Saturday, January 07, 2006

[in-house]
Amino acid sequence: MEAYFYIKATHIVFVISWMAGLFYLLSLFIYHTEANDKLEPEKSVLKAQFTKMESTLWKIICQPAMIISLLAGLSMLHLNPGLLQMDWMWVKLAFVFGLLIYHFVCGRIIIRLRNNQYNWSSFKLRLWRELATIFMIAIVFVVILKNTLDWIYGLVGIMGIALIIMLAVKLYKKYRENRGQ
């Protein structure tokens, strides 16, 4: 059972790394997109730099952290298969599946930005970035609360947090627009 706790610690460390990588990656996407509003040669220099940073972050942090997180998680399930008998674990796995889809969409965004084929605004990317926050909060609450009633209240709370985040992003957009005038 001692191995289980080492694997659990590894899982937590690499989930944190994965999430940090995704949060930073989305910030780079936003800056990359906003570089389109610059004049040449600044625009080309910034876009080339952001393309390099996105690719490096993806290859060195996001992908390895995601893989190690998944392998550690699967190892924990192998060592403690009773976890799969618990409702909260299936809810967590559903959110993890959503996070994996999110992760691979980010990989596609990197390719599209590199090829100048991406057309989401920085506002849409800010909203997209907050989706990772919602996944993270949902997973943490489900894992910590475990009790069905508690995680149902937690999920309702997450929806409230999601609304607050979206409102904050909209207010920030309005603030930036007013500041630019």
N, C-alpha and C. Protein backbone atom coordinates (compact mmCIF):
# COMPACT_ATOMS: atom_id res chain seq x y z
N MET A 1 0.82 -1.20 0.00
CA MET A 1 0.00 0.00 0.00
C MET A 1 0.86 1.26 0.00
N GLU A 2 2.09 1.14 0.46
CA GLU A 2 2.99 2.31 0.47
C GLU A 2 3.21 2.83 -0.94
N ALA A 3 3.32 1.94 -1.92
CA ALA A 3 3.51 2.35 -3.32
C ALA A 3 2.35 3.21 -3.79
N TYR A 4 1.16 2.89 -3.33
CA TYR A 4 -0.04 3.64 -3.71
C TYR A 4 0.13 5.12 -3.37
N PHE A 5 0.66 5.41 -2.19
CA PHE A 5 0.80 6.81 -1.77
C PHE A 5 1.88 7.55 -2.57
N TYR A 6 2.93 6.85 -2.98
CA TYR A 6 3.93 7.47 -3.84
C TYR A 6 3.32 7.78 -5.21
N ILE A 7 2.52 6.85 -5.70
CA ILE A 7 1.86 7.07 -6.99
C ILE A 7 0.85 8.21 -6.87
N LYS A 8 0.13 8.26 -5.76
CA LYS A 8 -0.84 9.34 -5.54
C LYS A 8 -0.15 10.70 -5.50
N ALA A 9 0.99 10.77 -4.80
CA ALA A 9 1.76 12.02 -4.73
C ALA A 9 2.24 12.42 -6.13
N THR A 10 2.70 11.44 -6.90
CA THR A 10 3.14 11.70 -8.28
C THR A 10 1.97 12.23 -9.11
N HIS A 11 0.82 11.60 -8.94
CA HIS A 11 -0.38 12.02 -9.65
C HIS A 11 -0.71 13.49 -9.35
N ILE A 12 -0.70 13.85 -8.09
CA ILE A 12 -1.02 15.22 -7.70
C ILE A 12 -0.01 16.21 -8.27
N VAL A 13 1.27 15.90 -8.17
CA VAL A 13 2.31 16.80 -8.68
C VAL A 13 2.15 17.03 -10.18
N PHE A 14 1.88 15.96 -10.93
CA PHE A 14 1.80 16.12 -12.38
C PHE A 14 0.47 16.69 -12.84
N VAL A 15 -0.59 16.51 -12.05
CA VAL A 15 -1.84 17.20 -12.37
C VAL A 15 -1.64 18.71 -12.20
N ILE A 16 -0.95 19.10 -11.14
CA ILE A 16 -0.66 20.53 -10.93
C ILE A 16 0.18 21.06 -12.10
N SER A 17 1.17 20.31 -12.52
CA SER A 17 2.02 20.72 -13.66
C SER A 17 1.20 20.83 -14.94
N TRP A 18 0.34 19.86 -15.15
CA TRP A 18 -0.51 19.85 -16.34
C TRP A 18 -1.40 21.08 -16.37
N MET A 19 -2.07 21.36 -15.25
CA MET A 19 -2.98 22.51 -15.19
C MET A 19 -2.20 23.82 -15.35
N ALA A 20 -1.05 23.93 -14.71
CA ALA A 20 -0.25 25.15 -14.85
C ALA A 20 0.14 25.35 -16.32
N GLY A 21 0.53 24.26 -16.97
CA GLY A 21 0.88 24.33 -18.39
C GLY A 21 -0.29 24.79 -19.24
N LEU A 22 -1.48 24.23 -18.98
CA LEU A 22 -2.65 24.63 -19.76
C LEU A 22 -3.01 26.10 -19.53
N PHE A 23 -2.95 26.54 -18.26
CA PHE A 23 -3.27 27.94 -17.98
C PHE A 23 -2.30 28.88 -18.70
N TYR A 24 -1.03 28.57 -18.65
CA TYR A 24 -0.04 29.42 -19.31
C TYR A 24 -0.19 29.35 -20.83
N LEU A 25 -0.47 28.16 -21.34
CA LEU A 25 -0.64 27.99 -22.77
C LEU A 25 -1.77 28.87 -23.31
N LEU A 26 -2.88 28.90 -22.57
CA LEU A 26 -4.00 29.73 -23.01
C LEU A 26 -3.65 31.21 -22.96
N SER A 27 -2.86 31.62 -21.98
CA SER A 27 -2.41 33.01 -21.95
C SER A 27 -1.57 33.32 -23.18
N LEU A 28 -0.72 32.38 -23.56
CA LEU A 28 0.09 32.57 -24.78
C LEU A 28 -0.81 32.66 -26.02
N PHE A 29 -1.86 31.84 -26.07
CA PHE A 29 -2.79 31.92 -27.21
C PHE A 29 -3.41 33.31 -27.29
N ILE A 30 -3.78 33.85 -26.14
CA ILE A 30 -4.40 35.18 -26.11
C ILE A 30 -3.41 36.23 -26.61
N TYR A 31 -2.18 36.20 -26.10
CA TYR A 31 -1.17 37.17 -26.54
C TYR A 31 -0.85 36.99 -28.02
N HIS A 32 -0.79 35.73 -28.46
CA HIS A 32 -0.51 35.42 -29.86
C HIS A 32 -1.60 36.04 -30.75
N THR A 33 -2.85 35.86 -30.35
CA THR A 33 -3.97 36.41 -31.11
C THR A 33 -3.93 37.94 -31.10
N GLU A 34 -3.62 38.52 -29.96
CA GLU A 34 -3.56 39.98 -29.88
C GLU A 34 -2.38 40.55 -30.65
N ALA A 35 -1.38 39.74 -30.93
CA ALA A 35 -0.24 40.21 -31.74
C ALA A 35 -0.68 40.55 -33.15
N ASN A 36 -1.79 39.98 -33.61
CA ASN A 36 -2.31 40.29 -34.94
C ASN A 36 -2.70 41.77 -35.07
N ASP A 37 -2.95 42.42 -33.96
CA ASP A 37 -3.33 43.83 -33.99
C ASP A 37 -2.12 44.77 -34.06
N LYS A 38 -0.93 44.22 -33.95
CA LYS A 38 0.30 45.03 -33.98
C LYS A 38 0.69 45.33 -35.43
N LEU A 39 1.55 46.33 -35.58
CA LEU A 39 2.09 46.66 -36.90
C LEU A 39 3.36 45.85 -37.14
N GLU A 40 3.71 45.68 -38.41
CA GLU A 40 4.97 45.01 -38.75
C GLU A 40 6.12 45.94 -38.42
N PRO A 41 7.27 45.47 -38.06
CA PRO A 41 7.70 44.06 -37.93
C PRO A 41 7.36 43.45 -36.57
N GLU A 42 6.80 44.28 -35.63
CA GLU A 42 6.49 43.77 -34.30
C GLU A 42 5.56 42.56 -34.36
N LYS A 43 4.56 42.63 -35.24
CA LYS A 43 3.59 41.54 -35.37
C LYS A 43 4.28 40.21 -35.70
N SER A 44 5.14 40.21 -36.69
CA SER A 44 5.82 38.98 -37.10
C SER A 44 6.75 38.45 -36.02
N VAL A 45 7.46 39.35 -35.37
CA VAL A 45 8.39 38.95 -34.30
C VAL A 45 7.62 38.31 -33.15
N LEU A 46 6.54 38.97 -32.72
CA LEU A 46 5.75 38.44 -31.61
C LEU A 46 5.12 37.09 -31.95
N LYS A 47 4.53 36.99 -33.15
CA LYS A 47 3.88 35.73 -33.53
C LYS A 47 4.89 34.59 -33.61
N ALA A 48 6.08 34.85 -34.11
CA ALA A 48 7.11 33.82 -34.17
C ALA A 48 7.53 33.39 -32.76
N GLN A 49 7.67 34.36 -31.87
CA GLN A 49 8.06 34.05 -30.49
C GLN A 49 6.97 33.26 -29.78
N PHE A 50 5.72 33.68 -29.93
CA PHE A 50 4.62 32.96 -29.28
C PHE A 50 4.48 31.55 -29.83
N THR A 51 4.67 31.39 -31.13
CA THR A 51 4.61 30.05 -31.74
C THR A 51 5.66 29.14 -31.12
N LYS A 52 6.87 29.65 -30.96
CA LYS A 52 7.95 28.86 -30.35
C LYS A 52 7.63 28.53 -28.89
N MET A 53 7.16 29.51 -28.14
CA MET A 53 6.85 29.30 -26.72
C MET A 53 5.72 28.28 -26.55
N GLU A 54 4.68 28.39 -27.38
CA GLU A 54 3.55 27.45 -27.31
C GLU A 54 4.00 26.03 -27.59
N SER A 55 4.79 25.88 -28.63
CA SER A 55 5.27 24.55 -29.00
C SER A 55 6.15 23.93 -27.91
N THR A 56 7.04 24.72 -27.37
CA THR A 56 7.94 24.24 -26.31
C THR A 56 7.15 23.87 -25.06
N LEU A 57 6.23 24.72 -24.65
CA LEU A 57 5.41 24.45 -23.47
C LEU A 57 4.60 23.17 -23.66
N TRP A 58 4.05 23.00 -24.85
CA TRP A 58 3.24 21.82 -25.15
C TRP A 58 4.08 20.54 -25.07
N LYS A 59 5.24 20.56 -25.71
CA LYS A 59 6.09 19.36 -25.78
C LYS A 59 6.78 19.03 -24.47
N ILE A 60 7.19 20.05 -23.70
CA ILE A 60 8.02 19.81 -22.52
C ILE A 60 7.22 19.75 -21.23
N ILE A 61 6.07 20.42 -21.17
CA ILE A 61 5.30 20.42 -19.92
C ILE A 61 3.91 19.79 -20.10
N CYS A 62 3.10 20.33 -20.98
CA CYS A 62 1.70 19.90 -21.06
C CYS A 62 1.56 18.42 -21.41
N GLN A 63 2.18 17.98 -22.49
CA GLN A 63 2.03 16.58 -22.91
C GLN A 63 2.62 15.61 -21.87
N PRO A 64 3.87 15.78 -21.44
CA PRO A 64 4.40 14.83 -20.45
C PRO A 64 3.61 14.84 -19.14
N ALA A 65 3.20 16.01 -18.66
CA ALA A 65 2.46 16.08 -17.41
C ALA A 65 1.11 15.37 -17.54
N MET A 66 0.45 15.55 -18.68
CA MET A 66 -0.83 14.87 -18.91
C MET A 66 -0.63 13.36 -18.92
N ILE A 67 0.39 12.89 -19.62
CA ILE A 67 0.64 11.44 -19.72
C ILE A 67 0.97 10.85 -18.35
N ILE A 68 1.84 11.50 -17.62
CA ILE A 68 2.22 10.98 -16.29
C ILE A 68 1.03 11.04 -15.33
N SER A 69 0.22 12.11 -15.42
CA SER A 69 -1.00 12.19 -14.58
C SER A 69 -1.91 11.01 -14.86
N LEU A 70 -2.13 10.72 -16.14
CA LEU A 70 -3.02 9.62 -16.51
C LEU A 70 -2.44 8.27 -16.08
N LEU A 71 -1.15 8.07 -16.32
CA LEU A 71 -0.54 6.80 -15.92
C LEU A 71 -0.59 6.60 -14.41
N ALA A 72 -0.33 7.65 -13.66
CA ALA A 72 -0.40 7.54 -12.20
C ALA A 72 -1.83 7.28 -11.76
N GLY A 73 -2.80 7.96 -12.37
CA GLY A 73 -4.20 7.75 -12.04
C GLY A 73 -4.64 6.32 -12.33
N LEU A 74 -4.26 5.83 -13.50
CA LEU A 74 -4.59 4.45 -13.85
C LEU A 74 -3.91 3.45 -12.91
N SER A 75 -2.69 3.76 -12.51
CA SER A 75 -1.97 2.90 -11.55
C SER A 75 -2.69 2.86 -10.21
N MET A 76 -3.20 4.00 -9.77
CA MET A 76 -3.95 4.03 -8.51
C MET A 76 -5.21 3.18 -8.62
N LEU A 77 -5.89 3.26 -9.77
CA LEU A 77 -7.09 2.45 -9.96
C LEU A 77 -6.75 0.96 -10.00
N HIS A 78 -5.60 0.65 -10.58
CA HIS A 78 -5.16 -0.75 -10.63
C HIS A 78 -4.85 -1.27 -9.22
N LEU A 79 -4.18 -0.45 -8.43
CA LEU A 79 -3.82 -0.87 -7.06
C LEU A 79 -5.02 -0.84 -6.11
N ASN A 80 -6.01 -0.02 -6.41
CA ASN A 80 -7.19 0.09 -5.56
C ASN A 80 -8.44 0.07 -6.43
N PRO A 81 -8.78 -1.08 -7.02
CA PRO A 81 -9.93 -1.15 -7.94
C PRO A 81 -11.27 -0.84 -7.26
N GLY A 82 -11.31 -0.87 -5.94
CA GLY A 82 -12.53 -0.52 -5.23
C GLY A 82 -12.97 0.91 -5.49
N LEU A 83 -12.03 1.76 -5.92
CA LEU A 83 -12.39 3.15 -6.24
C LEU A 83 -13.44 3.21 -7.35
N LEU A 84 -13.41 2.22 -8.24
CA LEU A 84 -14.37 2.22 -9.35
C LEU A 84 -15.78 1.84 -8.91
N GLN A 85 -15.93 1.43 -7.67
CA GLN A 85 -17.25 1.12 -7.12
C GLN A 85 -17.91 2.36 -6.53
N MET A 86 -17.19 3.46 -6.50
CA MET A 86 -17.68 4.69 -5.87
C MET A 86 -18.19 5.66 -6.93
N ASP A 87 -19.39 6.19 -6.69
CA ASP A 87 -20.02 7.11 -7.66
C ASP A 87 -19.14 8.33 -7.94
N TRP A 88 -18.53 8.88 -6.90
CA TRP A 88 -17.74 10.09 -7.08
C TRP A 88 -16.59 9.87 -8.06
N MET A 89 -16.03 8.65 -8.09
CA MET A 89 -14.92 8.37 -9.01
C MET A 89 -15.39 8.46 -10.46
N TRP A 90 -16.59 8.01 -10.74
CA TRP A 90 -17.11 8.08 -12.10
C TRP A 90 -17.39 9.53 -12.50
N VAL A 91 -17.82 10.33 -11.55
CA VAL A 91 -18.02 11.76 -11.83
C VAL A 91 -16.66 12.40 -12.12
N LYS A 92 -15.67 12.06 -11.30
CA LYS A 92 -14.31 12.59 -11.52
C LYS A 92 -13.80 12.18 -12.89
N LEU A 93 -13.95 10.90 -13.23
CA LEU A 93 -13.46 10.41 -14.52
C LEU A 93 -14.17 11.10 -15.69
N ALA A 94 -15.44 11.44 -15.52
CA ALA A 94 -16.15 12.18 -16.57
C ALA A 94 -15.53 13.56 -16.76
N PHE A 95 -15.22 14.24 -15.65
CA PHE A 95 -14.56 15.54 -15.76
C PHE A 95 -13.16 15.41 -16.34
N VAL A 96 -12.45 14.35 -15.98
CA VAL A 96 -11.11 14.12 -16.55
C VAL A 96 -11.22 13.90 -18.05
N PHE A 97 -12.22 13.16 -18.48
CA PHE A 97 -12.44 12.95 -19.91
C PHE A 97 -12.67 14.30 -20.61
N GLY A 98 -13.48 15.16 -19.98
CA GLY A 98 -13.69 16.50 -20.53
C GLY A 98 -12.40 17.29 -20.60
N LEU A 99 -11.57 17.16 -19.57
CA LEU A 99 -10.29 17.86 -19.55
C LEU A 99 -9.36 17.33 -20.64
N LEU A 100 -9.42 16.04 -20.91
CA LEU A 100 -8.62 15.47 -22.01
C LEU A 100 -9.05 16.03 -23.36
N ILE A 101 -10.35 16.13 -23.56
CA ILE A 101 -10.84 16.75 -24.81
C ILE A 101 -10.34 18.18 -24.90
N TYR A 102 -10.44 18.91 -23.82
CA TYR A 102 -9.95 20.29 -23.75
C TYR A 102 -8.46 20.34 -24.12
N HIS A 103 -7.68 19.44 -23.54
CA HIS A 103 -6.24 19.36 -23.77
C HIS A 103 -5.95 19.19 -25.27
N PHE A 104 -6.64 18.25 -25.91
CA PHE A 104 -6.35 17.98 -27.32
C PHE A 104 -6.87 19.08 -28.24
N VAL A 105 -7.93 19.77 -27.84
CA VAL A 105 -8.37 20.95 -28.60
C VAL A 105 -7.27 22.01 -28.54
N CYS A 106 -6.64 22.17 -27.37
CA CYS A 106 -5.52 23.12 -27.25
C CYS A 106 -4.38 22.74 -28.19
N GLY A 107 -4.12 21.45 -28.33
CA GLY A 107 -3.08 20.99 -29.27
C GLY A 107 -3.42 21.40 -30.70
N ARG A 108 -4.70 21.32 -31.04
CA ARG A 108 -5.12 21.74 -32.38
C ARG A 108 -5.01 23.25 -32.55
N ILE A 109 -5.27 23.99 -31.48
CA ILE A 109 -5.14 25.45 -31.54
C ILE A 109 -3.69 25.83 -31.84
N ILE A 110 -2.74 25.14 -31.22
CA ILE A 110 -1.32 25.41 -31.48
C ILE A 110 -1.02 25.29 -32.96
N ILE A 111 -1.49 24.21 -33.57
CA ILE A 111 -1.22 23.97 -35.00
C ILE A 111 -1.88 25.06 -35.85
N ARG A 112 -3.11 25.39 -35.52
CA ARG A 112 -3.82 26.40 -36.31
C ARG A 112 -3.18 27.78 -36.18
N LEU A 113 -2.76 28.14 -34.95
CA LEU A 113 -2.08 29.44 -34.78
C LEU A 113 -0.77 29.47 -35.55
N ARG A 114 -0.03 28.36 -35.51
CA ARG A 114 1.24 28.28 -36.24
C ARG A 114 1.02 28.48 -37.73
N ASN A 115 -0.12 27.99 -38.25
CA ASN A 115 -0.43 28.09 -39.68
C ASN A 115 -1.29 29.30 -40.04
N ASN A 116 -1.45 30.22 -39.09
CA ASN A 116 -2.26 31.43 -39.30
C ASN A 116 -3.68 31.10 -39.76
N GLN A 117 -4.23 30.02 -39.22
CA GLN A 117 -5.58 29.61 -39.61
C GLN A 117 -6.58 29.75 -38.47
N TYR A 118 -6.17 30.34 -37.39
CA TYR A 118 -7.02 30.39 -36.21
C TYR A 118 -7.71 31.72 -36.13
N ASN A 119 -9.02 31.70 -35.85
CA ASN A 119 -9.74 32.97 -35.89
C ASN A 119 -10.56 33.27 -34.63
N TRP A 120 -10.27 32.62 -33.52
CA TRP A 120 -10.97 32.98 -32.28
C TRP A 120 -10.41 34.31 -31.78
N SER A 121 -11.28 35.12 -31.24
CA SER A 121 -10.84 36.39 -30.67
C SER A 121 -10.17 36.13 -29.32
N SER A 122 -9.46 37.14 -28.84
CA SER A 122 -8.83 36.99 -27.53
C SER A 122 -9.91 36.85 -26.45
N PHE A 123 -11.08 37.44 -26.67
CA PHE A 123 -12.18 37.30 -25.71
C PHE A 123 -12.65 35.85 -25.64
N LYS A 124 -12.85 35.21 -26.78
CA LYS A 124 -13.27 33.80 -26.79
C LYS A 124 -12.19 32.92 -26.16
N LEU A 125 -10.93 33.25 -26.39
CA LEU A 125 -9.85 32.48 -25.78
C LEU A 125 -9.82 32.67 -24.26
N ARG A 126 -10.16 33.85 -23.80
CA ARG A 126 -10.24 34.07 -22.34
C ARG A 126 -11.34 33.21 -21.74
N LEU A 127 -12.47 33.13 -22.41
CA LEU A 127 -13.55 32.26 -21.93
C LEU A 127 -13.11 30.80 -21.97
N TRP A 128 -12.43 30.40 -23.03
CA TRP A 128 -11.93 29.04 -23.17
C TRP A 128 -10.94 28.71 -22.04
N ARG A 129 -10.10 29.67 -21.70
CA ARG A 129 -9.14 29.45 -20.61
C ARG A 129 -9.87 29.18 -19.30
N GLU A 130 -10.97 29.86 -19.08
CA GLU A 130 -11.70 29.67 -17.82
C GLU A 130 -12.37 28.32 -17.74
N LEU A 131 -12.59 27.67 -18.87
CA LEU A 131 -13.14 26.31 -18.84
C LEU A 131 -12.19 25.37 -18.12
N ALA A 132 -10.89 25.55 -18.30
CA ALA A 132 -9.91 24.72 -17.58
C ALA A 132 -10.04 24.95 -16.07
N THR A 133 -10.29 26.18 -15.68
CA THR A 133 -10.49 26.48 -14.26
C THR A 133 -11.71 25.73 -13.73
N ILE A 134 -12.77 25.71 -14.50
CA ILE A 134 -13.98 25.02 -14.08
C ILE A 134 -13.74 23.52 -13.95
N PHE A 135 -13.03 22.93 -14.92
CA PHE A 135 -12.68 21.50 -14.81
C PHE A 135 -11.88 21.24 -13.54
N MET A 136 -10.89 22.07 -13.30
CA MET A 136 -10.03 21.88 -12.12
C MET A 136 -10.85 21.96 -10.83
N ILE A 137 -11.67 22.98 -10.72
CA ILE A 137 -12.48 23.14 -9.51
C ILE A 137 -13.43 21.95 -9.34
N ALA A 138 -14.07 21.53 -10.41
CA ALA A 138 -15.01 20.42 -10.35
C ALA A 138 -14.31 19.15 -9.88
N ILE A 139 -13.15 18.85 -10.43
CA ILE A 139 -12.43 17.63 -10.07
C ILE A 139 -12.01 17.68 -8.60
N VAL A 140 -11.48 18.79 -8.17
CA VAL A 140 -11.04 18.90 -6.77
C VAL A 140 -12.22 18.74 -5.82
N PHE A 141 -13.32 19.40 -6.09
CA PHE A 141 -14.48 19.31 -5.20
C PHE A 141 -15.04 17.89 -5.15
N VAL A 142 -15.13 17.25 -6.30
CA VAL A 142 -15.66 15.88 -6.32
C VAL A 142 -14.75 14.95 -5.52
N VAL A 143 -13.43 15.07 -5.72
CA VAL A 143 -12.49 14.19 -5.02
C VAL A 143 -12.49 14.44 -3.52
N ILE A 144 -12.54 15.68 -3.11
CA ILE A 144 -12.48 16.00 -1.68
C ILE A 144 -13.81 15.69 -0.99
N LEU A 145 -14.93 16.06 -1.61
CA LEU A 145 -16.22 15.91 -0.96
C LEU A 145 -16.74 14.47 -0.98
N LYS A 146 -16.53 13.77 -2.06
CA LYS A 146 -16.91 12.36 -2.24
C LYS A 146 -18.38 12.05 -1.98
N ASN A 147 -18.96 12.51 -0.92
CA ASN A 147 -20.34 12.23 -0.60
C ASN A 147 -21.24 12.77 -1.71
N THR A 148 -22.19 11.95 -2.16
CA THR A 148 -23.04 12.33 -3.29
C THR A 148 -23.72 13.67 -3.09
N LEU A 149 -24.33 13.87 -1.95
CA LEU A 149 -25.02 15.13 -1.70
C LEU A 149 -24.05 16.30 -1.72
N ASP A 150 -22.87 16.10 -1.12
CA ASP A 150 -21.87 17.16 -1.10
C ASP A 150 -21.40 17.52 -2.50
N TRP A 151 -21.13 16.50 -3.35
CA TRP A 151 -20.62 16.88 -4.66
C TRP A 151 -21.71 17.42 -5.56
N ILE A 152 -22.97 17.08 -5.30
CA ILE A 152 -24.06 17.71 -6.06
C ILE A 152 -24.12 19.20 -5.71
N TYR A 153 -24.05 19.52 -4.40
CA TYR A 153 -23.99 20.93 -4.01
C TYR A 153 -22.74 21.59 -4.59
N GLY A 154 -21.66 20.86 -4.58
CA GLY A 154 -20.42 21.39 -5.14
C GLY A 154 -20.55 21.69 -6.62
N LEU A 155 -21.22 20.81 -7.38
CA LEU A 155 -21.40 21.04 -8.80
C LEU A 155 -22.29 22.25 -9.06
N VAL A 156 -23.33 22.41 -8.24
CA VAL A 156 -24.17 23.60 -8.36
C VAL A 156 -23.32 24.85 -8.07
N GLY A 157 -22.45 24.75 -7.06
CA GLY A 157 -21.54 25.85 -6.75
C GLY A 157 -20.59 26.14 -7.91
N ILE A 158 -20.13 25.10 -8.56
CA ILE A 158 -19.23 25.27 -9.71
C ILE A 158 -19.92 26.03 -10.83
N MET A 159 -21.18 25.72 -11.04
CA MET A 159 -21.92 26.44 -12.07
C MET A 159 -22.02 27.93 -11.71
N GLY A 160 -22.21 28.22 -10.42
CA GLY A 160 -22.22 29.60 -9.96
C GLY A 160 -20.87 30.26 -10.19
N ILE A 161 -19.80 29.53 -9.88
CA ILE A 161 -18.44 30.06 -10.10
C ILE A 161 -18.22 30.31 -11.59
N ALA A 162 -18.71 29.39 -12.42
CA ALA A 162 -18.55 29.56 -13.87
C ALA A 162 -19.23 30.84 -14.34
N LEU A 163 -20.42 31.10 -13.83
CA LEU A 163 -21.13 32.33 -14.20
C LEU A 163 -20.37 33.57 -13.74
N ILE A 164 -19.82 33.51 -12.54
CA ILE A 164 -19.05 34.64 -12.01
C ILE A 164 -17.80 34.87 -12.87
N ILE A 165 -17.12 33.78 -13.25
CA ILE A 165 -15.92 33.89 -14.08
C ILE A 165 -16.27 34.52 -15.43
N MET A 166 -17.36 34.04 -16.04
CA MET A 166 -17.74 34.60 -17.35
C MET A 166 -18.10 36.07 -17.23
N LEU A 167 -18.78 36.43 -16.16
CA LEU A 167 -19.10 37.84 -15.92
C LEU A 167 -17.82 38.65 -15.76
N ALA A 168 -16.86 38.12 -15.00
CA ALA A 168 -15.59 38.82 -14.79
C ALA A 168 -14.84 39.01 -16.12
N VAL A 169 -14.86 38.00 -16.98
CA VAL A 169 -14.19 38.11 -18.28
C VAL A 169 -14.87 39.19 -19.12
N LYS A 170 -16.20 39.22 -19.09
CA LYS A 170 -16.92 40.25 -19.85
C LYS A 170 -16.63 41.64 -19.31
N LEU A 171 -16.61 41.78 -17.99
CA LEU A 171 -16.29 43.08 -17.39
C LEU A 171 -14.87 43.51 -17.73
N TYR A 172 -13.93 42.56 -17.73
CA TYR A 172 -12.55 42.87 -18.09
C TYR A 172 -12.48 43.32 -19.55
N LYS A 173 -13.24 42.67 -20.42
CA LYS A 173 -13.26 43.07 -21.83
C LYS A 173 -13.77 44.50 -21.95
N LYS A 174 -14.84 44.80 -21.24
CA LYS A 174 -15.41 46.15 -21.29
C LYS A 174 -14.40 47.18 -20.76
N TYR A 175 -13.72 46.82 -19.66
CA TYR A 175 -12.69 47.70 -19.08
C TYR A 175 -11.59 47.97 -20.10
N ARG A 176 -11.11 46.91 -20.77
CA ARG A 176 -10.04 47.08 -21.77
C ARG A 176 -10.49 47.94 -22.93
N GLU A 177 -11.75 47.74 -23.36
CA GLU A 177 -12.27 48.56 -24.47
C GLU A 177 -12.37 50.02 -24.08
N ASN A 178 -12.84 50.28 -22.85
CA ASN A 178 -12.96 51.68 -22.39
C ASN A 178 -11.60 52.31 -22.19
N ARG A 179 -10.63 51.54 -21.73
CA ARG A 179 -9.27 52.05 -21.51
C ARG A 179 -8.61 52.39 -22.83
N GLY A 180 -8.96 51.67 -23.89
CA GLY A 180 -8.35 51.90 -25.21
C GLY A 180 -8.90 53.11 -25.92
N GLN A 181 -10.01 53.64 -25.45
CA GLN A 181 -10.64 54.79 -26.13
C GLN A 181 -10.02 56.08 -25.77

LIS research has both gained and contributed a new term to the universe of knowledge - bibliomining - coined by Scott Nicholson, an assistant professor at Syracuse University's School of Information Studies. Bibliomining is fully described in Scott's signature piece on the topic, published in Information Processing & Management, and self-archived preprint "The basis for bibliomining: Frameworks for bringing together usage-based data mining and bibliometrics through data warehousing in digital library services". Scott wants to help librarians take advantage of data that exists in their systems and he does this through the bibliomining process, which combines concepts from data warehouse, data mining and bibliometrics to power evidence-based decision making. I asked Scott, who incidentally, is a member of the dLIST Advisory Board about his bibliomining research and here's what he wrote me: "One challenge is creating methods that protect the privacy of users while still maintaining the historical data needed for effective library administration and management. I am currently working on the development of a stronger theoretical base through concepts from information seeking in context and understanding the impact of different methods of protecting patron privacy on the types of patterns available through the bibliomining process." An active OA supporter, Scott self-archives regularly and you can find all his research preprints, besides those on bibliomining, in dLIST.

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